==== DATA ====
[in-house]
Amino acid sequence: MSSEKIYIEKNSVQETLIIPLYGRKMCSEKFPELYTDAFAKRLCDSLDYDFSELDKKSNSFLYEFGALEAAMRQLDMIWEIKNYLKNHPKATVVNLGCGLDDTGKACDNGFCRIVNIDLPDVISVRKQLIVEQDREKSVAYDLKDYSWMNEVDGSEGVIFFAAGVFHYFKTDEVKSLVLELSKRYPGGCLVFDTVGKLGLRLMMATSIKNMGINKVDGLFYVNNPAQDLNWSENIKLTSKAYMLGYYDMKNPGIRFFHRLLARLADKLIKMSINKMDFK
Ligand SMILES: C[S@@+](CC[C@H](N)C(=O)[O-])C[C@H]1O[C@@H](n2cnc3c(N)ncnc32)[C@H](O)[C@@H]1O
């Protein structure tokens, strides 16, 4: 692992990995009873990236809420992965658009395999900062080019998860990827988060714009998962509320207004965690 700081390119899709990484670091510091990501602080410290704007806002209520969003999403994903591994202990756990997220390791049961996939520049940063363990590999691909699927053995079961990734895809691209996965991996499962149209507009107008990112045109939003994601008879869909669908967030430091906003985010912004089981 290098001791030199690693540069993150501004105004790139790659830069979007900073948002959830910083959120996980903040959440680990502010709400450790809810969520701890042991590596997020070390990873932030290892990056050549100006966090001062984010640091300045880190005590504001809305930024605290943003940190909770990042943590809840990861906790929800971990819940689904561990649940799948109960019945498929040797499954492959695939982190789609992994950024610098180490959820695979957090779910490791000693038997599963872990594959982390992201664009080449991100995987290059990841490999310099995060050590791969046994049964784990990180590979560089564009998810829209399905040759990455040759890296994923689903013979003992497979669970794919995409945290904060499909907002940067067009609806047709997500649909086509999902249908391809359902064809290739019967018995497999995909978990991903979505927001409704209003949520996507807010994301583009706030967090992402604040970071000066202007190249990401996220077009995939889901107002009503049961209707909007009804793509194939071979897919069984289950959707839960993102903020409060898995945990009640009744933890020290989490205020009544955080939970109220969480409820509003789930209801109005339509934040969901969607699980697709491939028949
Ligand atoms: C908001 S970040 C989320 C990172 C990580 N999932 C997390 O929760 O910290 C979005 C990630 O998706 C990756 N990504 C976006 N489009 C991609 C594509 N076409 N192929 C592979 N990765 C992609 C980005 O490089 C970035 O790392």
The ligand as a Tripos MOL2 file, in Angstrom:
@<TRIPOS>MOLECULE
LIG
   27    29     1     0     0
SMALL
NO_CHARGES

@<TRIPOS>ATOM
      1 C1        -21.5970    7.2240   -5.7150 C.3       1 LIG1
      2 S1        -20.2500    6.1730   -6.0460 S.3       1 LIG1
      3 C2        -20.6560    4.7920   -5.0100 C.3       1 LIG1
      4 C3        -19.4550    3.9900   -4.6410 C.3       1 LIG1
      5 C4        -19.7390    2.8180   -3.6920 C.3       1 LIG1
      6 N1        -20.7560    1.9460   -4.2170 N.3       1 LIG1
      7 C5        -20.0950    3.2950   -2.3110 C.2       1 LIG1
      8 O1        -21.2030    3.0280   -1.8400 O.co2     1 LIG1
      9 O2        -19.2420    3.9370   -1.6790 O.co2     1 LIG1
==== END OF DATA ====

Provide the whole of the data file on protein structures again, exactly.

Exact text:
[in-house]
Amino acid sequence: MSSEKIYIEKNSVQETLIIPLYGRKMCSEKFPELYTDAFAKRLCDSLDYDFSELDKKSNSFLYEFGALEAAMRQLDMIWEIKNYLKNHPKATVVNLGCGLDDTGKACDNGFCRIVNIDLPDVISVRKQLIVEQDREKSVAYDLKDYSWMNEVDGSEGVIFFAAGVFHYFKTDEVKSLVLELSKRYPGGCLVFDTVGKLGLRLMMATSIKNMGINKVDGLFYVNNPAQDLNWSENIKLTSKAYMLGYYDMKNPGIRFFHRLLARLADKLIKMSINKMDFK
Ligand SMILES: C[S@@+](CC[C@H](N)C(=O)[O-])C[C@H]1O[C@@H](n2cnc3c(N)ncnc32)[C@H](O)[C@@H]1O
């Protein structure tokens, strides 16, 4: 692992990995009873990236809420992965658009395999900062080019998860990827988060714009998962509320207004965690 700081390119899709990484670091510091990501602080410290704007806002209520969003999403994903591994202990756990997220390791049961996939520049940063363990590999691909699927053995079961990734895809691209996965991996499962149209507009107008990112045109939003994601008879869909669908967030430091906003985010912004089981 290098001791030199690693540069993150501004105004790139790659830069979007900073948002959830910083959120996980903040959440680990502010709400450790809810969520701890042991590596997020070390990873932030290892990056050549100006966090001062984010640091300045880190005590504001809305930024605290943003940190909770990042943590809840990861906790929800971990819940689904561990649940799948109960019945498929040797499954492959695939982190789609992994950024610098180490959820695979957090779910490791000693038997599963872990594959982390992201664009080449991100995987290059990841490999310099995060050590791969046994049964784990990180590979560089564009998810829209399905040759990455040759890296994923689903013979003992497979669970794919995409945290904060499909907002940067067009609806047709997500649909086509999902249908391809359902064809290739019967018995497999995909978990991903979505927001409704209003949520996507807010994301583009706030967090992402604040970071000066202007190249990401996220077009995939889901107002009503049961209707909007009804793509194939071979897919069984289950959707839960993102903020409060898995945990009640009744933890020290989490205020009544955080939970109220969480409820509003789930209801109005339509934040969901969607699980697709491939028949
Ligand atoms: C908001 S970040 C989320 C990172 C990580 N999932 C997390 O929760 O910290 C979005 C990630 O998706 C990756 N990504 C976006 N489009 C991609 C594509 N076409 N192929 C592979 N990765 C992609 C980005 O490089 C970035 O790392």
The ligand as a Tripos MOL2 file, in Angstrom:
@<TRIPOS>MOLECULE
LIG
   27    29     1     0     0
SMALL
NO_CHARGES

@<TRIPOS>ATOM
      1 C1        -21.5970    7.2240   -5.7150 C.3       1 LIG1
      2 S1        -20.2500    6.1730   -6.0460 S.3       1 LIG1
      3 C2        -20.6560    4.7920   -5.0100 C.3       1 LIG1
      4 C3        -19.4550    3.9900   -4.6410 C.3       1 LIG1
      5 C4        -19.7390    2.8180   -3.6920 C.3       1 LIG1
      6 N1        -20.7560    1.9460   -4.2170 N.3       1 LIG1
      7 C5        -20.0950    3.2950   -2.3110 C.2       1 LIG1
      8 O1        -21.2030    3.0280   -1.8400 O.co2     1 LIG1
      9 O2        -19.2420    3.9370   -1.6790 O.co2     1 LIG1